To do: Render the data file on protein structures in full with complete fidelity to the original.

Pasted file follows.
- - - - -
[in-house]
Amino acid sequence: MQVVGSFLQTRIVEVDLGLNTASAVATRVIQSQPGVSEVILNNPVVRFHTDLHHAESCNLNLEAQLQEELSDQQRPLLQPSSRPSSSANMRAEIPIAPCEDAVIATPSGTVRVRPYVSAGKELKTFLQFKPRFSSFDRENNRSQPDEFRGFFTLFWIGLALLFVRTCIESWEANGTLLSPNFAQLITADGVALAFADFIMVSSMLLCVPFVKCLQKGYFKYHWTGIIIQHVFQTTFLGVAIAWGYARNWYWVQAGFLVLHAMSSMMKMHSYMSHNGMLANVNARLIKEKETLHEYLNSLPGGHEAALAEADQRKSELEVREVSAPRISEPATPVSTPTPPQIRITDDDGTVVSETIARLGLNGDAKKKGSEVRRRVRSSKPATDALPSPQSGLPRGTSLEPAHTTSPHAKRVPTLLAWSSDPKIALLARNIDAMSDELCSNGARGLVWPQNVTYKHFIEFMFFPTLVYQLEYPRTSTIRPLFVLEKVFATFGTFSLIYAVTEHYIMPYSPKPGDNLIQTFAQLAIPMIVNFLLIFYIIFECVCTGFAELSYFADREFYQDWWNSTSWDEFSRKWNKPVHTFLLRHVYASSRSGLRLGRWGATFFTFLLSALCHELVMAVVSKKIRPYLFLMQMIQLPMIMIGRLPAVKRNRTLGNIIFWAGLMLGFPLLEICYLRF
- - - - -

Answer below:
[in-house]
Amino acid sequence: MQVVGSFLQTRIVEVDLGLNTASAVATRVIQSQPGVSEVILNNPVVRFHTDLHHAESCNLNLEAQLQEELSDQQRPLLQPSSRPSSSANMRAEIPIAPCEDAVIATPSGTVRVRPYVSAGKELKTFLQFKPRFSSFDRENNRSQPDEFRGFFTLFWIGLALLFVRTCIESWEANGTLLSPNFAQLITADGVALAFADFIMVSSMLLCVPFVKCLQKGYFKYHWTGIIIQHVFQTTFLGVAIAWGYARNWYWVQAGFLVLHAMSSMMKMHSYMSHNGMLANVNARLIKEKETLHEYLNSLPGGHEAALAEADQRKSELEVREVSAPRISEPATPVSTPTPPQIRITDDDGTVVSETIARLGLNGDAKKKGSEVRRRVRSSKPATDALPSPQSGLPRGTSLEPAHTTSPHAKRVPTLLAWSSDPKIALLARNIDAMSDELCSNGARGLVWPQNVTYKHFIEFMFFPTLVYQLEYPRTSTIRPLFVLEKVFATFGTFSLIYAVTEHYIMPYSPKPGDNLIQTFAQLAIPMIVNFLLIFYIIFECVCTGFAELSYFADREFYQDWWNSTSWDEFSRKWNKPVHTFLLRHVYASSRSGLRLGRWGATFFTFLLSALCHELVMAVVSKKIRPYLFLMQMIQLPMIMIGRLPAVKRNRTLGNIIFWAGLMLGFPLLEICYLRF